In the demonstration the only casualties were Chinese; two out of three doctors stated at the trial that the wounds were nearly all in the back, which would be inexplicable if the crowd had been attacking the police; the third doctor said, “I am not sure whether the bullets were shot from the back or the front.” (Daily Herald, July 21st.) The judges found “that there was no violence or indication of violence, that most of the arrests took place before the shooting. …” The students were all acquitted. The Commission appointed by the diplomatic body blamed the police and recommended the dismissal of those responsible (Daily Herald, 22nd July). This finding has been overlooked or suppressed by most of the Press.
The recent movement is, however, only a symptom of a change which coming over China—the change from a static peasant system to an aggressive and progressive capitalism.
“China is passing through the first phases of the industrial revolution. … In the seven years from 1915 the number of spindles rose from one to two millions.”—” Manchester Guardian,” 19th June, 1925.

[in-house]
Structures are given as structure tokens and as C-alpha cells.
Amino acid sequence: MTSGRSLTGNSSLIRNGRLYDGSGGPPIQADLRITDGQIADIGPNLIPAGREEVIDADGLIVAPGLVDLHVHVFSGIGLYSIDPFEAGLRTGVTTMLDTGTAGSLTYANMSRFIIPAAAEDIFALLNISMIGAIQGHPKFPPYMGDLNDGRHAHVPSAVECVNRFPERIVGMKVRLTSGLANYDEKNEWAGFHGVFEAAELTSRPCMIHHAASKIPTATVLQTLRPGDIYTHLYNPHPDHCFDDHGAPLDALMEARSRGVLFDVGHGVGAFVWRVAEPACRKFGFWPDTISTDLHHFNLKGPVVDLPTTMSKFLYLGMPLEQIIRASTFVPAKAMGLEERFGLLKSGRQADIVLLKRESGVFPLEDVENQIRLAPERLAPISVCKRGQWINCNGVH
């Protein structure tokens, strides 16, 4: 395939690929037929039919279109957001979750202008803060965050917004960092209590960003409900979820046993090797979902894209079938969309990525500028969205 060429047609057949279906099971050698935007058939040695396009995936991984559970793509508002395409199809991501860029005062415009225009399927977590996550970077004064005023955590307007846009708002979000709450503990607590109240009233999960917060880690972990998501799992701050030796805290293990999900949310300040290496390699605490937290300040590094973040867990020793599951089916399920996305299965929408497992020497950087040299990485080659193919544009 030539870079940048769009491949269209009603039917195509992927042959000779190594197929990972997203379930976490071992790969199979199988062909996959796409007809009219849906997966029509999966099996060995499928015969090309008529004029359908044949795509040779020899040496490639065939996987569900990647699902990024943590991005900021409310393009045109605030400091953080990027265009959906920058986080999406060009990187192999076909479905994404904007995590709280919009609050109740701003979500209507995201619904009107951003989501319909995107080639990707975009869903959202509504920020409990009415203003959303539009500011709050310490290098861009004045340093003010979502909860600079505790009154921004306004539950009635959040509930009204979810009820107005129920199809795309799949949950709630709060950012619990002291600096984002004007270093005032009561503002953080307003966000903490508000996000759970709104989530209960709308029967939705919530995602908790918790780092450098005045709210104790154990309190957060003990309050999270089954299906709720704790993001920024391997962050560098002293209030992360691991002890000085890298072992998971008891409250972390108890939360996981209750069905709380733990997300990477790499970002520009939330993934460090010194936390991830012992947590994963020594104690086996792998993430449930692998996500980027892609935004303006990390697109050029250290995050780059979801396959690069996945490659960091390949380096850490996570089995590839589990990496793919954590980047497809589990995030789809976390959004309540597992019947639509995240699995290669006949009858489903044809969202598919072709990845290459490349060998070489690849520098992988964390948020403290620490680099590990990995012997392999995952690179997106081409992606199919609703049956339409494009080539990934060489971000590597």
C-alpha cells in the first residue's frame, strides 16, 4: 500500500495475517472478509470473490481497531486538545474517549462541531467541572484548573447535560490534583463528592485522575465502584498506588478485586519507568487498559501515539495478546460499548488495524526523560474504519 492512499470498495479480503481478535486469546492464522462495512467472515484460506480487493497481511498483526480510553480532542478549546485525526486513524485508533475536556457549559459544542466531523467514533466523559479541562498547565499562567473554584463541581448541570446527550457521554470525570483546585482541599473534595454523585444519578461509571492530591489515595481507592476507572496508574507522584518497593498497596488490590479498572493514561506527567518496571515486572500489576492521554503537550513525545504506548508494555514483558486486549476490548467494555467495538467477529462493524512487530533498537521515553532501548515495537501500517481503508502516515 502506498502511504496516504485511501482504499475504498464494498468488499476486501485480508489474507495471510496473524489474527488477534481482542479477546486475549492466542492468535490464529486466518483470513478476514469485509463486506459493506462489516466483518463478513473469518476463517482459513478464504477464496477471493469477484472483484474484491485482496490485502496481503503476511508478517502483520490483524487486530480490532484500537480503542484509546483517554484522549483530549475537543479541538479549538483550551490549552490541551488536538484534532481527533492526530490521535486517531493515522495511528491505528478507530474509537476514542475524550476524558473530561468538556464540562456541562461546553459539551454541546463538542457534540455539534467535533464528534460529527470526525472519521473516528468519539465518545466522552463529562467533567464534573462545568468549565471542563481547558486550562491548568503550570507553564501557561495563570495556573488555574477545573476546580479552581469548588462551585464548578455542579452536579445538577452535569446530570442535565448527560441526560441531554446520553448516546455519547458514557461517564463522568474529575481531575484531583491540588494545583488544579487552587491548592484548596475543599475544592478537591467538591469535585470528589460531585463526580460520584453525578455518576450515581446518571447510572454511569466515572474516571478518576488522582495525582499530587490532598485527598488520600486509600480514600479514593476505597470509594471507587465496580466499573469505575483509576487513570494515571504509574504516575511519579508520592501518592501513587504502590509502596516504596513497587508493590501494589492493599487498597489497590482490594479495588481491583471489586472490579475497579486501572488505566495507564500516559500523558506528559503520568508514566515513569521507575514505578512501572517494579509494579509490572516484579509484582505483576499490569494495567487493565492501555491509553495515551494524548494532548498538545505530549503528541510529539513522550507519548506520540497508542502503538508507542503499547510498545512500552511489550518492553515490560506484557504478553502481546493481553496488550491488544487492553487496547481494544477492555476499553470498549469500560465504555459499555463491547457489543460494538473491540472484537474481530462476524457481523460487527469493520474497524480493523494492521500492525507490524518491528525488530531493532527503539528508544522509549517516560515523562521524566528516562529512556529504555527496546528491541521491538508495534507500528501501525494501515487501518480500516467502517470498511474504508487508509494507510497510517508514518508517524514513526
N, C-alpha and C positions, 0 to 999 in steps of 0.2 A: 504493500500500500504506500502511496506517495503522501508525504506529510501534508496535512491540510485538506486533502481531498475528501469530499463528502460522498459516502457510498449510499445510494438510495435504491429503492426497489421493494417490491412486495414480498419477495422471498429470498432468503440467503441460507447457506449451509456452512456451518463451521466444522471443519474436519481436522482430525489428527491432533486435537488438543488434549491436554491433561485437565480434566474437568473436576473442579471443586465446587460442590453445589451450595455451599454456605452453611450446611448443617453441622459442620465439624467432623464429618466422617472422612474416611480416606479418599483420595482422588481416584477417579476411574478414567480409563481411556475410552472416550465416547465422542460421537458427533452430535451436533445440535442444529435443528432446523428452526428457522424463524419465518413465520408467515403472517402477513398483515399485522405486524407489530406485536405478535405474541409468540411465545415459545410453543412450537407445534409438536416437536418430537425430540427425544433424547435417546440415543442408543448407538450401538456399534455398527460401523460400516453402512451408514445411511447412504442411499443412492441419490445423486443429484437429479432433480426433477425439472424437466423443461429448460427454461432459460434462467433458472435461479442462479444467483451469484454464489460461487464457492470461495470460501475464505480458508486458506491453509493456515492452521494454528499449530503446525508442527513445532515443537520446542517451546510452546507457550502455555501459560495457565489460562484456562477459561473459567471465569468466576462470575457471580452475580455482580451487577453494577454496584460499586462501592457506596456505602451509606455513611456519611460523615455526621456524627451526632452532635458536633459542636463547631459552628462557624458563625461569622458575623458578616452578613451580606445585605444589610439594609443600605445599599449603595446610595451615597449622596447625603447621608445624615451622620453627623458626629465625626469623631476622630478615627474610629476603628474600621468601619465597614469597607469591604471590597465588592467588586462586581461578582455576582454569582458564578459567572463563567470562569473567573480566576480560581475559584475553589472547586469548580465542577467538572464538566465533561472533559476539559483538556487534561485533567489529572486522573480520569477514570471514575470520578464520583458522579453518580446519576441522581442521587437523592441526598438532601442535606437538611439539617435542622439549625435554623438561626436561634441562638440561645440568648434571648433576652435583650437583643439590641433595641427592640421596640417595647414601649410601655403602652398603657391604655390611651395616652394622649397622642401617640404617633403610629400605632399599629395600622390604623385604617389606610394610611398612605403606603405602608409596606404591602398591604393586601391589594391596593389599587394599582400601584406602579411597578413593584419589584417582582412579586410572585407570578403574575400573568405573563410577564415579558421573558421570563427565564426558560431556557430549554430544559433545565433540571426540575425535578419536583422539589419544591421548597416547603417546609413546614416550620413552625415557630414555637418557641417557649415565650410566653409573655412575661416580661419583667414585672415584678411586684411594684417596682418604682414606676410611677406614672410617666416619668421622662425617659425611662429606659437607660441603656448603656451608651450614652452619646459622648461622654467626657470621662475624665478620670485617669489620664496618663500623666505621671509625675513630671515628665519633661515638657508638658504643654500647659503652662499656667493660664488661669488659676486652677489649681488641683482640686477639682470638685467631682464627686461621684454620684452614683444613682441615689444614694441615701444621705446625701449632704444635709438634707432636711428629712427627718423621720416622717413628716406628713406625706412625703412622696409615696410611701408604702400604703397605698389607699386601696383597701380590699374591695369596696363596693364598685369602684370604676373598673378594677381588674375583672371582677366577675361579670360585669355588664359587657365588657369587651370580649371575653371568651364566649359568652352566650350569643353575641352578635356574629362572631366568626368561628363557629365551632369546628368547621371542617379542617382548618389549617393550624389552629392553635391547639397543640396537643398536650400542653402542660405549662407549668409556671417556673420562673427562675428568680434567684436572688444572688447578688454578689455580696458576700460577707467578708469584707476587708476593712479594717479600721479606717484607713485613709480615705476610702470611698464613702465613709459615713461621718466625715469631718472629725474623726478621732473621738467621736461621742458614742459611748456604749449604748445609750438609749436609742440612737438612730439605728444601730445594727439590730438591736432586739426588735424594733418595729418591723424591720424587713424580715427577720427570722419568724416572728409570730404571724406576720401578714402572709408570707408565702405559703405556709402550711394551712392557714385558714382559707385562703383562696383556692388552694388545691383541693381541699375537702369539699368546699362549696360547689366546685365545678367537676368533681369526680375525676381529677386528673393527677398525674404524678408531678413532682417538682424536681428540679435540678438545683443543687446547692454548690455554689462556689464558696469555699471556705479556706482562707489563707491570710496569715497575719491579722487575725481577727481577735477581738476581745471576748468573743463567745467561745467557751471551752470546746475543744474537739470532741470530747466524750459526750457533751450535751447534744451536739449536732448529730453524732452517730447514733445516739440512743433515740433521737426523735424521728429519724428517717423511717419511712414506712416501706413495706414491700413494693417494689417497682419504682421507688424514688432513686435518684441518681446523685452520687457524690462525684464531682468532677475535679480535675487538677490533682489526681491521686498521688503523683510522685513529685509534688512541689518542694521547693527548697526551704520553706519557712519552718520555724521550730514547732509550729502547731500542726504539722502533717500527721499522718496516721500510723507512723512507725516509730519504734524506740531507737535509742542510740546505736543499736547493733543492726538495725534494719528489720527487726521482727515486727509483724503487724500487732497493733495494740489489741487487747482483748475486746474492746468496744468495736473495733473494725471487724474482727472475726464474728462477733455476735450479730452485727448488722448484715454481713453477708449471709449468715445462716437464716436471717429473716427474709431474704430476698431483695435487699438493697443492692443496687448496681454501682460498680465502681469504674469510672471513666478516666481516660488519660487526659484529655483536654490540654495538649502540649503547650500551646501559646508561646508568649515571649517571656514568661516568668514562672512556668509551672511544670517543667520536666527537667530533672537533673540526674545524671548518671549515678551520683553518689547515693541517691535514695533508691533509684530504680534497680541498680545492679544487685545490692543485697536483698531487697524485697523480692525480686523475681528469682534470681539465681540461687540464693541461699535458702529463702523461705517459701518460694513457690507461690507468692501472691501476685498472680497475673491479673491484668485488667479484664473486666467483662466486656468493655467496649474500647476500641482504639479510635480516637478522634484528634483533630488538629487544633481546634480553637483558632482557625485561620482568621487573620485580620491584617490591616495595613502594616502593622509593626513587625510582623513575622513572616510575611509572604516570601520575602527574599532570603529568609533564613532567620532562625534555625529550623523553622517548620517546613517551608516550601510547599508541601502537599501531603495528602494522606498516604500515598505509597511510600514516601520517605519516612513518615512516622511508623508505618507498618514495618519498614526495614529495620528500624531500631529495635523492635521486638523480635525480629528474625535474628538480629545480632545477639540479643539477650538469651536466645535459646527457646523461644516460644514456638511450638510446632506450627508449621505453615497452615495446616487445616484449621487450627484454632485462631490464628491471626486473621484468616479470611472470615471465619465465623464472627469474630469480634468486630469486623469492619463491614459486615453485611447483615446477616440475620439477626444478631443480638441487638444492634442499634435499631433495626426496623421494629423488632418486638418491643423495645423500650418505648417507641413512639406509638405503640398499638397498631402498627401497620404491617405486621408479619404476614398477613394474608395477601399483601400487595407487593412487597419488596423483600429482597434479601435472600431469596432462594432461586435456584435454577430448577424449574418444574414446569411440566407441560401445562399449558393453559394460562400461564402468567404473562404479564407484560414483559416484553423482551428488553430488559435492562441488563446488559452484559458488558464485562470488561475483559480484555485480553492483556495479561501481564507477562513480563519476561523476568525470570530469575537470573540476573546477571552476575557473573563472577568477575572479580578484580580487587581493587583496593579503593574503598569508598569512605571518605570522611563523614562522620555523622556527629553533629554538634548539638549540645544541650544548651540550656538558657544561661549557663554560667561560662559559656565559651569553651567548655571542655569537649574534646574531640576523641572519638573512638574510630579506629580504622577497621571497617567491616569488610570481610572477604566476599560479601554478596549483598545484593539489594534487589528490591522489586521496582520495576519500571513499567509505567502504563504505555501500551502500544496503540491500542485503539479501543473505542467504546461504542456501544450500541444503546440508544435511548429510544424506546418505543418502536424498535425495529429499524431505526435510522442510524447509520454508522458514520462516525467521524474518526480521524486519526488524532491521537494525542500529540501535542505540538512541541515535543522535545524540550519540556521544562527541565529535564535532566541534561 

A propertyless industrial working class is massing and slowly learning to organise against vile factory conditions and low wages. Whether they will or no they are being brought into dependence on world capitalism, and they will in time take their part in the struggle for the overthrow of that system.
Unfortunately this critical phase finds them overwhelmed with interested parties offering them bad advice, anxious to divert them into various blind alleys.
The Chinese capitalists, the Communists and the Labour Party are all “friends” of the Chinese worker. If the Chinese workers are led to support the Chinese capitalist independence movement, experience will soon teach them that nationality means nothing whatever to the workers ; their lot will be no degree better if and when their exploiters are all Chinese.